The distributed file system will have to support diverse file systems, some
sooner than later. These will include:
PC-NFS/DOS file systems. These will be essential for safe software
availability (since distribution to pure DOS machines could be a
disaster area). Probably best not to allow DOS machines to hold user
files if possible.
Andrew AFS - a vastly superior distributed file system to NFS, but not
in widespread use. Mentioned as favoured in the Decorum proposal.
Probably ideal for teaching since chached files used in teaching are
relatively small. Known to co-exist with NFS. How it interacts with
naming/mounting/access control not known.
The CODA file system extends the AFS (see later) to add cache
coherence algorithm. Basically, a CODA client has a cache of a file.
Since most files are read only, network partitioning or even server
crash are not a problem. If a client opens a file for write, CODA is
optimistic, and simply assumes that statistically, it is unlikely two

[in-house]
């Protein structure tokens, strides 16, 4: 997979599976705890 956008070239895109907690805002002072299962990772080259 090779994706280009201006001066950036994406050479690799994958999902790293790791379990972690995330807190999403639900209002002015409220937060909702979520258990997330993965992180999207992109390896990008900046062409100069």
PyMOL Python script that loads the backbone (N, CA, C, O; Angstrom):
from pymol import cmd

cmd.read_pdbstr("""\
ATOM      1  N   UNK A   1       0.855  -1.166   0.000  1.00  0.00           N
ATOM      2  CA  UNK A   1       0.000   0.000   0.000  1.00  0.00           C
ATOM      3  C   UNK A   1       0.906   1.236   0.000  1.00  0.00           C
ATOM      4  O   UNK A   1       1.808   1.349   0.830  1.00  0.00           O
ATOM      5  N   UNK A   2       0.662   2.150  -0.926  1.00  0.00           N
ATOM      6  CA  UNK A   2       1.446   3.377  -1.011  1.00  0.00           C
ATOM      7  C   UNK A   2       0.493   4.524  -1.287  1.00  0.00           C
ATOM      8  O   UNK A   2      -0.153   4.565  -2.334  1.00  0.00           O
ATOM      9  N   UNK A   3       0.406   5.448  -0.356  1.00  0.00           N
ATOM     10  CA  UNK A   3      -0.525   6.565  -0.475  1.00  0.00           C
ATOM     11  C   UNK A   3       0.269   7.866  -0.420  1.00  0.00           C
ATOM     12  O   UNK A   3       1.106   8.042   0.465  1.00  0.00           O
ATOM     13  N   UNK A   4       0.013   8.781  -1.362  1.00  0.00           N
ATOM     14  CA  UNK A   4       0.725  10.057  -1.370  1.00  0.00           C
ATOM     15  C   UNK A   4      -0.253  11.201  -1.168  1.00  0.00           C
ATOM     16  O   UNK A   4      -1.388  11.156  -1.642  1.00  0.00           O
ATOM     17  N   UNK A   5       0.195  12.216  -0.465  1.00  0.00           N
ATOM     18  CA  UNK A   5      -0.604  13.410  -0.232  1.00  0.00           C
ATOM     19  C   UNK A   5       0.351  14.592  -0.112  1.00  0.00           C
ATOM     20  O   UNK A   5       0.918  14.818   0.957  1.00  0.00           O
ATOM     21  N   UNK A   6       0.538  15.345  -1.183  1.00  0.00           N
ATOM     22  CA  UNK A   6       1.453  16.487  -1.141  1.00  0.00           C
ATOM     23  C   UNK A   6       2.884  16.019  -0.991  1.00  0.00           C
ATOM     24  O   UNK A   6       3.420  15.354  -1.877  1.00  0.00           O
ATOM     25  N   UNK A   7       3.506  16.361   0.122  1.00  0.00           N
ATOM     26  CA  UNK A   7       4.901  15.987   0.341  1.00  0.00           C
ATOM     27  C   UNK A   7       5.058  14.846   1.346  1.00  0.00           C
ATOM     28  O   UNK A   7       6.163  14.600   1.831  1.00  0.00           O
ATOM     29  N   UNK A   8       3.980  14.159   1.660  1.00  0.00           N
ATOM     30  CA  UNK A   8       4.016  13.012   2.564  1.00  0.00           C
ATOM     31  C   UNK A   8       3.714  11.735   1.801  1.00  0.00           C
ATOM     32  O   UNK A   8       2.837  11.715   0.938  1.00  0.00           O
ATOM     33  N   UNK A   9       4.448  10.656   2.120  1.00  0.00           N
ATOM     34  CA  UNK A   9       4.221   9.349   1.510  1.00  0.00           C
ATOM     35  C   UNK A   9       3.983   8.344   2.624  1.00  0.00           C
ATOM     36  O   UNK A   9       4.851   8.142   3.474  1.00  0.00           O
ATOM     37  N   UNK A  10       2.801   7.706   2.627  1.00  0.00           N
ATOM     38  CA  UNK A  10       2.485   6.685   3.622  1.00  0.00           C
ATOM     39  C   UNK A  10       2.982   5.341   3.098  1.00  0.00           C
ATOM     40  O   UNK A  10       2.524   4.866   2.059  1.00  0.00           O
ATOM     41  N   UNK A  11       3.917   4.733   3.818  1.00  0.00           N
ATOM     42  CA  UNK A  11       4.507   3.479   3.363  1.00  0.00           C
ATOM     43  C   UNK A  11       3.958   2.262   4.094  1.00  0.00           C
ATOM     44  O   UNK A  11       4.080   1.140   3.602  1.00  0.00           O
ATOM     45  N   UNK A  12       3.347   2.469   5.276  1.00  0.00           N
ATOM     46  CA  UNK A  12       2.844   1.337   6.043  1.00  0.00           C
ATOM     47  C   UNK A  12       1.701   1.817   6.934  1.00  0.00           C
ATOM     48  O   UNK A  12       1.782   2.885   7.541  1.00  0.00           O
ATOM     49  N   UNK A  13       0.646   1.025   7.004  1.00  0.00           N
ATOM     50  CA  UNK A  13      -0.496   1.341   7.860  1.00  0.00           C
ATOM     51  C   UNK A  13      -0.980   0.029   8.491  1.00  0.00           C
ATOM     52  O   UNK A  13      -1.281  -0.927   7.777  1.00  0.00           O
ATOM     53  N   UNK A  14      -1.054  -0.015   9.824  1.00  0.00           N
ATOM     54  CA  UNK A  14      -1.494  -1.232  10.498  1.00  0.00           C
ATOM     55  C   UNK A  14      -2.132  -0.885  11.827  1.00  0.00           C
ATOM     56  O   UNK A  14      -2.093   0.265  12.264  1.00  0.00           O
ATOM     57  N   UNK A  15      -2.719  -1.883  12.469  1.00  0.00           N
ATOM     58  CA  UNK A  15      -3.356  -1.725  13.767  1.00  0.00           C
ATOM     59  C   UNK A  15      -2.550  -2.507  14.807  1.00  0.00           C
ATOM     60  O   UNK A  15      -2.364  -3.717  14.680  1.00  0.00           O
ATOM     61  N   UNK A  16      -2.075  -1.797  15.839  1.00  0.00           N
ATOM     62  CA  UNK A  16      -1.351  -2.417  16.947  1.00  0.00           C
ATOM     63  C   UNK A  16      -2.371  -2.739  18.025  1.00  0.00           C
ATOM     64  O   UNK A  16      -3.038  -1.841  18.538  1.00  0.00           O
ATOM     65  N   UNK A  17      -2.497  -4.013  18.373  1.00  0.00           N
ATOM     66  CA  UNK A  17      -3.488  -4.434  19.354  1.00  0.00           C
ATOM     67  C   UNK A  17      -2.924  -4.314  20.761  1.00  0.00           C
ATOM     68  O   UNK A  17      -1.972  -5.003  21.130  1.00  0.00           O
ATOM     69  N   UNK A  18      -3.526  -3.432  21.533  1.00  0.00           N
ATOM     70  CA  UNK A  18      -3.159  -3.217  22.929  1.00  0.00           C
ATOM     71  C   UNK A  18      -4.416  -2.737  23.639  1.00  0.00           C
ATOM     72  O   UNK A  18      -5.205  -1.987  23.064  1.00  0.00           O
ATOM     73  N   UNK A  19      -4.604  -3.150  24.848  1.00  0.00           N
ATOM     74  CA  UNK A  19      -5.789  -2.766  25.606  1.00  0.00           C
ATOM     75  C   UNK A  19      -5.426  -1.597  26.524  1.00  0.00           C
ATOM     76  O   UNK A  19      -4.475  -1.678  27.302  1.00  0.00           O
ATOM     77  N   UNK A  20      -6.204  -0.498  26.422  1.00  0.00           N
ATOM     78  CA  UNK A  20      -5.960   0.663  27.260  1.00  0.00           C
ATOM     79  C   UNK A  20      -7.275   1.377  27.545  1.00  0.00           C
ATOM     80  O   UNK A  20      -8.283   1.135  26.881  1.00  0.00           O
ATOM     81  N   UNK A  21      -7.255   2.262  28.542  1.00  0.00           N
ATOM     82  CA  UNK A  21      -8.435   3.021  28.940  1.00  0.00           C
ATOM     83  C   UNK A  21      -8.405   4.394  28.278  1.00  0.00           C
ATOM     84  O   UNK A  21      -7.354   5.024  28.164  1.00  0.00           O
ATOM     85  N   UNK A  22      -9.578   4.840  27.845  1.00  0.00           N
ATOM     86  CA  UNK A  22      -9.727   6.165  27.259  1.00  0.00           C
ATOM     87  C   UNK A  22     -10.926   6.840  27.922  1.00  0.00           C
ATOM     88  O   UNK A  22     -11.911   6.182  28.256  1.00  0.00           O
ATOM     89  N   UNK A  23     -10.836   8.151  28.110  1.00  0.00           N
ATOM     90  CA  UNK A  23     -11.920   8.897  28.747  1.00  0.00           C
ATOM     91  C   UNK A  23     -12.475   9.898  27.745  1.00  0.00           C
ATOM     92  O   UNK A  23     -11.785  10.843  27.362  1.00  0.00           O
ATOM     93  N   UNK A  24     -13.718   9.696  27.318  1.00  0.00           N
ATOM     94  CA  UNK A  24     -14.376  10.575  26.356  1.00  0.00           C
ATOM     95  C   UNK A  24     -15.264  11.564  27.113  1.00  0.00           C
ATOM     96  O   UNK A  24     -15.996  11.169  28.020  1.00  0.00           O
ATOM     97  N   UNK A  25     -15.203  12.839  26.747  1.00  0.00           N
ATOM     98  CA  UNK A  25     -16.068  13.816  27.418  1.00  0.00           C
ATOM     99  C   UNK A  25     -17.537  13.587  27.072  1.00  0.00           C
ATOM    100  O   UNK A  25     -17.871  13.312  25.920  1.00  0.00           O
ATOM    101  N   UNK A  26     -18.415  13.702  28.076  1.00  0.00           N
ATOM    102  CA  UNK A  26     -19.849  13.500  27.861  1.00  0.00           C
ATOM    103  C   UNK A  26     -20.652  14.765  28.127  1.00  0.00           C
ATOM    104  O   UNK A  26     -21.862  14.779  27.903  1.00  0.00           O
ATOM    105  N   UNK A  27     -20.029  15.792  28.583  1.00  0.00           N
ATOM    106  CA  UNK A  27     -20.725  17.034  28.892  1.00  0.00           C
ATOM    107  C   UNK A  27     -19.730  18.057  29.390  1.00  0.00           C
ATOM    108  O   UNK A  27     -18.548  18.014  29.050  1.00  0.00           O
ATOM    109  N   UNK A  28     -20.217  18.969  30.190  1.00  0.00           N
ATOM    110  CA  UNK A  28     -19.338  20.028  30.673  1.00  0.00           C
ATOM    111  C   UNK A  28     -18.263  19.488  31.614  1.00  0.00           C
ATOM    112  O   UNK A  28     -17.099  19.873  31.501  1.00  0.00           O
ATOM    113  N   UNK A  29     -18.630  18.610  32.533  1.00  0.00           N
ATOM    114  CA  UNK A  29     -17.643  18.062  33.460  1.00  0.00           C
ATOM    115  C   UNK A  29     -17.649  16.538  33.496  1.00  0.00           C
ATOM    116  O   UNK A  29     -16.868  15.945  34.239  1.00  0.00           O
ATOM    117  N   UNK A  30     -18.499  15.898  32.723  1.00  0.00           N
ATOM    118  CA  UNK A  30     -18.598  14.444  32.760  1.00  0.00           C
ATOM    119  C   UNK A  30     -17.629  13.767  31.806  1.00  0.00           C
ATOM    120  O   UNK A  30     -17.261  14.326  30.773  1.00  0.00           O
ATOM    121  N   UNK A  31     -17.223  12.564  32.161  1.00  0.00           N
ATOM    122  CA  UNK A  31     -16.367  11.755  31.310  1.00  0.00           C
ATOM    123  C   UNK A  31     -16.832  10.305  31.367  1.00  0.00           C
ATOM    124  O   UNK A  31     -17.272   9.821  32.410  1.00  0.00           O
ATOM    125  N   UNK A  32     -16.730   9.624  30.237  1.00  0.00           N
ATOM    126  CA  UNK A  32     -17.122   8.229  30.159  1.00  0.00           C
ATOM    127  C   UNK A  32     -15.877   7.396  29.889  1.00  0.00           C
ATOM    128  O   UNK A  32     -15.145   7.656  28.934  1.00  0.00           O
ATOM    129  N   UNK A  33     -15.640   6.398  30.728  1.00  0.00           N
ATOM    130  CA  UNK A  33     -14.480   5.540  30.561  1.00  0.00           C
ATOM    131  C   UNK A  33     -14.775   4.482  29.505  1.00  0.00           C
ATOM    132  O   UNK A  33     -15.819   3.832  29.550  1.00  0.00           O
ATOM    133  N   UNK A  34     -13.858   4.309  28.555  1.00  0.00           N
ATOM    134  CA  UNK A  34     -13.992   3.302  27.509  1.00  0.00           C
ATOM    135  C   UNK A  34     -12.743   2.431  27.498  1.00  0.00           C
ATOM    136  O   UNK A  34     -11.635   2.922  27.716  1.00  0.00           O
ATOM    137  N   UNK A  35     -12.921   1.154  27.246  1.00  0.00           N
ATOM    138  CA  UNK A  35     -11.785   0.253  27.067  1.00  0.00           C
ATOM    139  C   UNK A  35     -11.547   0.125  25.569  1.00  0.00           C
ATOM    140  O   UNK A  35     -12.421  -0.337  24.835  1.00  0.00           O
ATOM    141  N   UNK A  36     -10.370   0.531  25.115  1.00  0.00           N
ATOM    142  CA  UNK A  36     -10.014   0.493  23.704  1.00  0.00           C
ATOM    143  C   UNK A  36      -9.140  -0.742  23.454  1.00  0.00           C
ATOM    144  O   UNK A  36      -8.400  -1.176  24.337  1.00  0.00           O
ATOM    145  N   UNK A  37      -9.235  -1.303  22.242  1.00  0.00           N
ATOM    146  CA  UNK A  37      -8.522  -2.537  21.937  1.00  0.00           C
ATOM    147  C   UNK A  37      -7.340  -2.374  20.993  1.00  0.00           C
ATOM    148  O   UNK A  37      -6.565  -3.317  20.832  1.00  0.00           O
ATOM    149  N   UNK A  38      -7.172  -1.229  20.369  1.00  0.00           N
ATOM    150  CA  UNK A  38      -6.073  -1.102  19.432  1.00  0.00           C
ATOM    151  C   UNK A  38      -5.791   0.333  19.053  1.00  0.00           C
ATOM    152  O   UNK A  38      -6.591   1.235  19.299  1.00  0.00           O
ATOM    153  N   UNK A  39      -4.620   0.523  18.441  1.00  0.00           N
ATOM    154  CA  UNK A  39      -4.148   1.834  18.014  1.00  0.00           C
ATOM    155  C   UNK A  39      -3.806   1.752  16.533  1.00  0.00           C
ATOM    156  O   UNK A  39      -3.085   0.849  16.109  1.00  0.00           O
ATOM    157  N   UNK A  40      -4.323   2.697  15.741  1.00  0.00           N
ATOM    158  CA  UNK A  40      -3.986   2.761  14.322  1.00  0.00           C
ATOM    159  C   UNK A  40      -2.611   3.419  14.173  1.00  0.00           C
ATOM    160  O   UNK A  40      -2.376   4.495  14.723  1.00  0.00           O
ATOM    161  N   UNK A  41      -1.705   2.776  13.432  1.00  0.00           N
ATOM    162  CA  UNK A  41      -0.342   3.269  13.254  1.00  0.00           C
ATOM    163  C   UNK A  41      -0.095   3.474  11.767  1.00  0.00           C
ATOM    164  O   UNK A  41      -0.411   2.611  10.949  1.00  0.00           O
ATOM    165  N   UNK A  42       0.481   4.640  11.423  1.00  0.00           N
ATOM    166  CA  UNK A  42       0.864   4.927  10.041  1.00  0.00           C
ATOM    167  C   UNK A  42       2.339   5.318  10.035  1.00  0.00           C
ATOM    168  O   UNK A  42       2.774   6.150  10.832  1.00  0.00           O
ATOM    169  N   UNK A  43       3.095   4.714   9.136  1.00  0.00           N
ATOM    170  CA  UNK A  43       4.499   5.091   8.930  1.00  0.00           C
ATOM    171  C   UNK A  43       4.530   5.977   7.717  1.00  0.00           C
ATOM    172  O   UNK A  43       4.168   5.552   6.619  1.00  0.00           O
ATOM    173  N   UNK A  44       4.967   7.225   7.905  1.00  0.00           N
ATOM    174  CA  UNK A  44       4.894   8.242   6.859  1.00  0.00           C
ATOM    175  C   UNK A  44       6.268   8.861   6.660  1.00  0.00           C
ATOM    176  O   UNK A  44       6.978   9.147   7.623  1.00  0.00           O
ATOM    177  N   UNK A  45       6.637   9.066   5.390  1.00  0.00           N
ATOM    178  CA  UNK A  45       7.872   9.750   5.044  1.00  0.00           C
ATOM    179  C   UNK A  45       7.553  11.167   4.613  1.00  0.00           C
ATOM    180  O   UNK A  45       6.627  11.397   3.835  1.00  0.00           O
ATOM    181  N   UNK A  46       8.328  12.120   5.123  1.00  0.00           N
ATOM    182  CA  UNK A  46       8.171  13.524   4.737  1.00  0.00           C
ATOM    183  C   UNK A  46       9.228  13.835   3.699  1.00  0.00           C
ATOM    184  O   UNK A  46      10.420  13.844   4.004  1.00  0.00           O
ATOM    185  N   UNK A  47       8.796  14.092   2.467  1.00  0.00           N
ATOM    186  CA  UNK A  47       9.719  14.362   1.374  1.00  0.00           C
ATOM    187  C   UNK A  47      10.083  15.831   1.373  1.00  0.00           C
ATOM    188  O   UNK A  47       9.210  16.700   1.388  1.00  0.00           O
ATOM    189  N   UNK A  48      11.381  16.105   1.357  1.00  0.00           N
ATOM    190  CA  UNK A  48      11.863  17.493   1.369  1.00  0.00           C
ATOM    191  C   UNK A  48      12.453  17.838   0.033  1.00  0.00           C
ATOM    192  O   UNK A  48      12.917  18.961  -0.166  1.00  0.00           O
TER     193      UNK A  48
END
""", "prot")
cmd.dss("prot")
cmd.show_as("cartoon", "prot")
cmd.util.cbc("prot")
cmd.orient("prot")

clients will open the same file to write. If they do, then on writing
the cache back to the server there is a roll-back, and re-integration
scheme that is invoked. Unfortunately, for many common filesystems,
a file is a stream of bytes (c.f. Unix/DOS), and integration of two
sequences of changes is not meaningful. This has led to the next
generation of filesystem designs, where all files are kept in a series
of updates of their contents. With decreasing storage costs, such <#2401#>
Log Structured Filesystems<#2401#> are becoming increasingly attractive,
since they simplify a number of error recovery procedures outside
distributed systems as well as inside.